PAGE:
Ammannia sp. ‘bonsai’ TUBE

R185.00

Small leaves sit densely on the stems
Strictly upright, little ramification
Shoot tips often reddish

Type: Stem
Growth Rate: Medium
Light Demand: Low to High
CO2: Low to High

Out of stock

Description

Family: Lythraceae

Dimensions: Height 5-18 cm

Provenance: Cultivar

Temp. 20/28 ° C; Ph 5/9; Gh 6/18

Propagation: by division

Light: Low to intense lighting

Features:

Ammania sp. ‘Bonsai’ is best described as a compact, moderate growing version of Bacopa Caroliniana. Plant in small groups and trim often. Cuttings may be re-planted in the group to achieve a more dense group or carpet. At high the tip of the stems may become reddish, at lower light the leaves will become larger and the plant less compact. Ammania sp. ‘Bonsai’ is particularly suitable for nano-aquariums.

True Rotala indica is not very well-known as aquarium plant. At the moment is it labeled as Ammania sp. “Bonsai” and Rotala sp. “Bonsai” as the trade names, but its flowers have helped identify it correctly as R. indica. The name Rotala indica has been known in the aquarium hobby for a long time, but it was erroneously used for the totally different species Rotala rotundifolia. The unique appearance of Rotala indica can best be described as compact miniature version of Bacopa caroliniana. R. indica is a slow grower; under a lot of light, the shoot tips and stems turn reddish. With its straight hardly ramified thick stems and its roundish leaves it is best planted in a group in the fore- or middle ground of a tank. Rotala indica is especially suitable for smaller aquaria, but a large group of this plant may look nice in a bigger tank, too. Good lighting (at least 0.5 W/litre) and an ample supply of CO2 and nutrients need to be made sure. Moreover, R. indica should not be planted in the shade.

There is quite a bit of confusion around the name Rotala indica in aquaristics. The reason for this is, that in 1960, Rotala rotundifolia was imported under the erroneous name “Rotala indica”. Even today, especially reddish forms of the very variable R. rotundifolia are sold as “Rotala indica” in trade.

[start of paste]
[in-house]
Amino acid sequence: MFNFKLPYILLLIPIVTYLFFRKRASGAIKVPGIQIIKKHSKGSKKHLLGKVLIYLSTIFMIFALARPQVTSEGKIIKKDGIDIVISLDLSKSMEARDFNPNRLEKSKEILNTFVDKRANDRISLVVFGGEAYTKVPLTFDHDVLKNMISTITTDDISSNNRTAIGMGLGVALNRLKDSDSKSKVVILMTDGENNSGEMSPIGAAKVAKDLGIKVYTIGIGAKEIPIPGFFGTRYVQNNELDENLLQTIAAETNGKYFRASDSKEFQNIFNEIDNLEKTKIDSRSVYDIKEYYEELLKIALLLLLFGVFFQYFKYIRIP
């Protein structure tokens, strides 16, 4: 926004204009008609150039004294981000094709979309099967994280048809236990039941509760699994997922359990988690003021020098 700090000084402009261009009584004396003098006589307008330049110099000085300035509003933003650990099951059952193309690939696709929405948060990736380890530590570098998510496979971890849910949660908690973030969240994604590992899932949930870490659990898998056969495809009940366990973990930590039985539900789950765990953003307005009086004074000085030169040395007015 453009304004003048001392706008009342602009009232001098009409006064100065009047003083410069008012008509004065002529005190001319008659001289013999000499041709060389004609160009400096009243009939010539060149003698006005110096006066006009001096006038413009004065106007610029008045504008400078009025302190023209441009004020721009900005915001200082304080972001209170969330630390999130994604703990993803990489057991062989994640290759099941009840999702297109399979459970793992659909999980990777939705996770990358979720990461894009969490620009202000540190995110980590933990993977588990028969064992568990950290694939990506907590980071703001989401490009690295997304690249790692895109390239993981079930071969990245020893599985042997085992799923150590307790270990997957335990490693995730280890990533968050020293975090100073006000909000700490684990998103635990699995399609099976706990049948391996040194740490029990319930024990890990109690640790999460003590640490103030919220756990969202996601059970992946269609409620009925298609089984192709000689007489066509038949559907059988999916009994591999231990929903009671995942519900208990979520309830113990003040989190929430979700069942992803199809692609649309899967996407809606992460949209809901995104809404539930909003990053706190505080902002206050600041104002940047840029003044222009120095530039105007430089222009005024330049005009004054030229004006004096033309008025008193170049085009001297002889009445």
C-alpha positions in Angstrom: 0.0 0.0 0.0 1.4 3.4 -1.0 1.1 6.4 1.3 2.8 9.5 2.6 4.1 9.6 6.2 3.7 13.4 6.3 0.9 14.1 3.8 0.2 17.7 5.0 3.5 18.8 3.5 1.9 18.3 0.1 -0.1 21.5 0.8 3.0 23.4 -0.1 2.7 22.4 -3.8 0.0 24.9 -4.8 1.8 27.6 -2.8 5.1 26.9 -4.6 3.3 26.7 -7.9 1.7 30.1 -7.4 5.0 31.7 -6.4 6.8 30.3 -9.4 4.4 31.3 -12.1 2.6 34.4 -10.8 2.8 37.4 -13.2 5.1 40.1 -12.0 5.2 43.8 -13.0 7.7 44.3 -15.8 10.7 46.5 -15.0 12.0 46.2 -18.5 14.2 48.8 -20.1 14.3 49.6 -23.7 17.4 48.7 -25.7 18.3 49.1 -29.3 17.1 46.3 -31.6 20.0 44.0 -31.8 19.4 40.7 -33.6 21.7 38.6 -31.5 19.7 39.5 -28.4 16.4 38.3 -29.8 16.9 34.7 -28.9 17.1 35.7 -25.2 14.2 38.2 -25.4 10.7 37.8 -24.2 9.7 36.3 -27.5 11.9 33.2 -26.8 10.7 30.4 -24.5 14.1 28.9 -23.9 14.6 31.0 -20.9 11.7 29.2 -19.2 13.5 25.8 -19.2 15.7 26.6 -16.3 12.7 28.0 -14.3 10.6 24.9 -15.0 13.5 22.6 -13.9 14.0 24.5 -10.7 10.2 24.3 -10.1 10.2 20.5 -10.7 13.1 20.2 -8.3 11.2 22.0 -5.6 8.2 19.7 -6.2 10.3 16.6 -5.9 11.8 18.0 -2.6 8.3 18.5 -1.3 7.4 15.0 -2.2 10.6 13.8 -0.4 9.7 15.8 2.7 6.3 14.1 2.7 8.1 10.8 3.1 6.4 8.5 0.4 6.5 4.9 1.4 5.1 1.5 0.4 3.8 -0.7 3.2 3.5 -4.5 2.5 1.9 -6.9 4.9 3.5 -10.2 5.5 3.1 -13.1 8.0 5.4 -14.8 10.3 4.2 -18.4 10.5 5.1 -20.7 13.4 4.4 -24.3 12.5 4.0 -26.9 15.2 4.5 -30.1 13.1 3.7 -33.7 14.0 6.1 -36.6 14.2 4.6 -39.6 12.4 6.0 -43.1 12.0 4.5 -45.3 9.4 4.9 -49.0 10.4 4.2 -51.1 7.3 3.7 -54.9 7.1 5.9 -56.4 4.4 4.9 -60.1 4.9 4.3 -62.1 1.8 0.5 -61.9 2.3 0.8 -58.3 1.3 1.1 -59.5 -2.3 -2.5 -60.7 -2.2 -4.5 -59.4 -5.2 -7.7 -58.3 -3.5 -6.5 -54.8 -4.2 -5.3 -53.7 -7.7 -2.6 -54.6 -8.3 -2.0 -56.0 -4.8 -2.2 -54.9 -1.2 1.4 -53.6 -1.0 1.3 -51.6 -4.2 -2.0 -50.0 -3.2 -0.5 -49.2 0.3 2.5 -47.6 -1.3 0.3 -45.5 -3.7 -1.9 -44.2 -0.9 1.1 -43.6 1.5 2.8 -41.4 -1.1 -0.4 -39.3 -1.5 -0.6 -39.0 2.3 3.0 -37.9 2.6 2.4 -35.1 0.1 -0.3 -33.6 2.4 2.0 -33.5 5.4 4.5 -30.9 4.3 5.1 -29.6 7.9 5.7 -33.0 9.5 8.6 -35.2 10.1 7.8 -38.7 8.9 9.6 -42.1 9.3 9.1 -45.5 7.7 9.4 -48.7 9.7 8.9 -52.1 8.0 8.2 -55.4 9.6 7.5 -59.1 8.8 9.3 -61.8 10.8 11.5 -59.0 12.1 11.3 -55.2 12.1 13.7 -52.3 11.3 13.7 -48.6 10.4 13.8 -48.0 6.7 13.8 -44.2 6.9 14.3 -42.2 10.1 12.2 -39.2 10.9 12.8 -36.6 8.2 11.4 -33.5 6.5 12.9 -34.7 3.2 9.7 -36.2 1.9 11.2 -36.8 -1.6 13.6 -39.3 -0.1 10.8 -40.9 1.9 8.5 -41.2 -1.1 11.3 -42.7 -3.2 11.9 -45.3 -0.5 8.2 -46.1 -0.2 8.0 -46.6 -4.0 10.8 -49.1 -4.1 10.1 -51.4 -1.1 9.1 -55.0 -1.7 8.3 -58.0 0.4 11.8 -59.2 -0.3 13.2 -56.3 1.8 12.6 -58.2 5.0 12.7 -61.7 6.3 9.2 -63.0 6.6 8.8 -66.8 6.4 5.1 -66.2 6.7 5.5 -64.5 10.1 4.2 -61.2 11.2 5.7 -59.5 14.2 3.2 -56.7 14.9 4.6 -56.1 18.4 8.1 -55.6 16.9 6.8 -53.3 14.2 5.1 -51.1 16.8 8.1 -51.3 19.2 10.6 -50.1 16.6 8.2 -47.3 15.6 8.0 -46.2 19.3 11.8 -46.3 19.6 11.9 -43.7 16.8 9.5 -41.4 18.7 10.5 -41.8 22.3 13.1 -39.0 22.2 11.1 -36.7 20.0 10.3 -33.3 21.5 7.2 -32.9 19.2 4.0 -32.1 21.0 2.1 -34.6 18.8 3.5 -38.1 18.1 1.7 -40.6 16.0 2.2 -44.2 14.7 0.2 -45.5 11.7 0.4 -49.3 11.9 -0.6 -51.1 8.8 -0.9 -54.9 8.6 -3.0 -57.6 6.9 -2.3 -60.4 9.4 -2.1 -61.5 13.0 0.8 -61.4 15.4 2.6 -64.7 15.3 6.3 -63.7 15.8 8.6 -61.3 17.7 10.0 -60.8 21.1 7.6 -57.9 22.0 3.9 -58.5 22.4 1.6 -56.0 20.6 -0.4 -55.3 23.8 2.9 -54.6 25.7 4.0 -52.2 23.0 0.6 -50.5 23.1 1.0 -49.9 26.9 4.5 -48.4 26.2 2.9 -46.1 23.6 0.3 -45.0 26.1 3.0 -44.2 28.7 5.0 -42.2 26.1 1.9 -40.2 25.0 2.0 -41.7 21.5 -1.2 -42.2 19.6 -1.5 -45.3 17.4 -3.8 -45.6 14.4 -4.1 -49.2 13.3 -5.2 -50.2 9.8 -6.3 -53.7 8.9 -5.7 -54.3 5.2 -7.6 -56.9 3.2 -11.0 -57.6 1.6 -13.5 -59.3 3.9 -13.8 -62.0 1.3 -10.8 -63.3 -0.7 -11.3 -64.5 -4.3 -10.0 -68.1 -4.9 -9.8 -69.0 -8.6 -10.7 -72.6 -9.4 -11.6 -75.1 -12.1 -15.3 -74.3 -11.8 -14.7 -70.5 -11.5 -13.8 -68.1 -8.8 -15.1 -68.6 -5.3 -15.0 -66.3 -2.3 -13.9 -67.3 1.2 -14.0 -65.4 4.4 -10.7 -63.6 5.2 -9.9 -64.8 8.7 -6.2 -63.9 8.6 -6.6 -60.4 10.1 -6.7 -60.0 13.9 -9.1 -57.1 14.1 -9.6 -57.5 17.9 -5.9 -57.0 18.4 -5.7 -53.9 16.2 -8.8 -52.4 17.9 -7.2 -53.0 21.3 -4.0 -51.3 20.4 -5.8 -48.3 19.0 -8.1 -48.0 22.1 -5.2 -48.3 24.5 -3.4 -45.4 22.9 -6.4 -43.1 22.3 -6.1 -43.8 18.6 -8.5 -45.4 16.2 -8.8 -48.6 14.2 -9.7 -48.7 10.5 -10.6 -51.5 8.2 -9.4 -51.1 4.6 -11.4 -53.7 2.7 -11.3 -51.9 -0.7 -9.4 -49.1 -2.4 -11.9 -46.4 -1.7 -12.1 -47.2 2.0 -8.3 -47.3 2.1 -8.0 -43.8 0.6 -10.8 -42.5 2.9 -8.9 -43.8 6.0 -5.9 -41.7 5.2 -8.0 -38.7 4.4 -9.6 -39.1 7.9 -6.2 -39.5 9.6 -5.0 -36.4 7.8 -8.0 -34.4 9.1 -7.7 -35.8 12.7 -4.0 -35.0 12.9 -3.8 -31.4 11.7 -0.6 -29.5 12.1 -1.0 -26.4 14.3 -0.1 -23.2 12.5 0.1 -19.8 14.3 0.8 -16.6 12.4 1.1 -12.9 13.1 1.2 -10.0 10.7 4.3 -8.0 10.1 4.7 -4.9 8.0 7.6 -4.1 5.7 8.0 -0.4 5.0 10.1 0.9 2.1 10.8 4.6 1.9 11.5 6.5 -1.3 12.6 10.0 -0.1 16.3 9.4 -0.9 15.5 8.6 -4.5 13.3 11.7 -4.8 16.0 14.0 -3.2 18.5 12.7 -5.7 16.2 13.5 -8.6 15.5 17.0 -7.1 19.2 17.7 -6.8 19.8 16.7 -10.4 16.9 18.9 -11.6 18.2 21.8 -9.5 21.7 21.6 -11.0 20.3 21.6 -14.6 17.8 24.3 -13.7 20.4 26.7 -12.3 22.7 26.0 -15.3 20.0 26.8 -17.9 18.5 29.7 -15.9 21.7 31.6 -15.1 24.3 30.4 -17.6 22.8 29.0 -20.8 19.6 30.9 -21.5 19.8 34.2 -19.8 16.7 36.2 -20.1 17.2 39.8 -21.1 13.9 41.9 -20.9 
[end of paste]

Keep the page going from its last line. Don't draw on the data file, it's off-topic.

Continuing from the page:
True R. indica, however, is a competely different species that does not play a very important role as aquarium plant. Only recently, the plant sold as “Ammannia sp. ‘Bonsai’ ” has been identified as true Rotala indica. It was also confused with Lindernia sp. “India”.
Rotala indica is widely spread in the warmer regions of Asia and is very often found as annual weed in rice paddies. It has been introduced into other regions of the earth where rice is cultivated, e.g. in Northern Italy.

The emersed as well as the submersed forms of R. indica differ distinctly from R. rotundifolia.
The leaves of R. indica are 0.5-1.7 cm long. Their emersed and submersed forms do not differ much, they are obovate to spatulate and have an obtuse tip. Typical for R. indica, and another difference to R. rotundifolia, is the “cartilaginous” leaf margin: with a strong magnifying lens or under a microscope it can be seen that the leaf margin is thicker and whiteish transparent (without chlorophyll). The submersed form of R. indica has a strictly upright growth habit, dense foliage, a relatively thick stem and not very ramified. Under sufficient light, the shoot tip is reddish.
The stems of the emersed form lie low on the ground. The tiny reddish flowers appear on short lateral shoots or in the leaf axils along the stem and have very small, inconspicuous petals. In contrast to these, the flowers of R. rotundifolia are quite distinct in upright spikes on the shoot tip.

Rotala indica is a rather slow grower, and in the aquarium it has relatively high demands regarding light intensity and nutrient supply. Its almost pillar-like upright shoots are best planted as larger, individual group of stems of different length in the middleground of a tank.

ABOUT ANUBIAS INVETRO CUPS :
The Anubias CUP contains within it numerous small portions of young and vigorous plants that must be carefully rinsed using tap water at room temperature and positioned with the aid of tweezers in the foreground of the aquarium.

Buying a Cup, the customer is sure to receive a healthy, vigorous, pesticide-, nails- and algae free product. Within a package there are more portions compared to a common jar or potted plants and this makes it a product with an excellent quality/quantity-price ratio. The growing substrate, unlike the common rock wool, is liquid or gelatinous and is very easy to remove by rinsing the plant with tap water. The seedlings inside are already divided into small, simple portions to be planted in the substrate of the aquarium. The practical packaging contains on the back all the technical data, the scientific name and the chemical-physical parameters for the optimal cultivation of the plant.
Inside the Cup young micro-propagated seedlings are grown on a nutrient-rich liquid or gelatinous substrate. The substrate can be different in color and consistency according to the needs of the plant. Being a hermetically sealed package, the tongue on the cap guarantees the integrity of the product.

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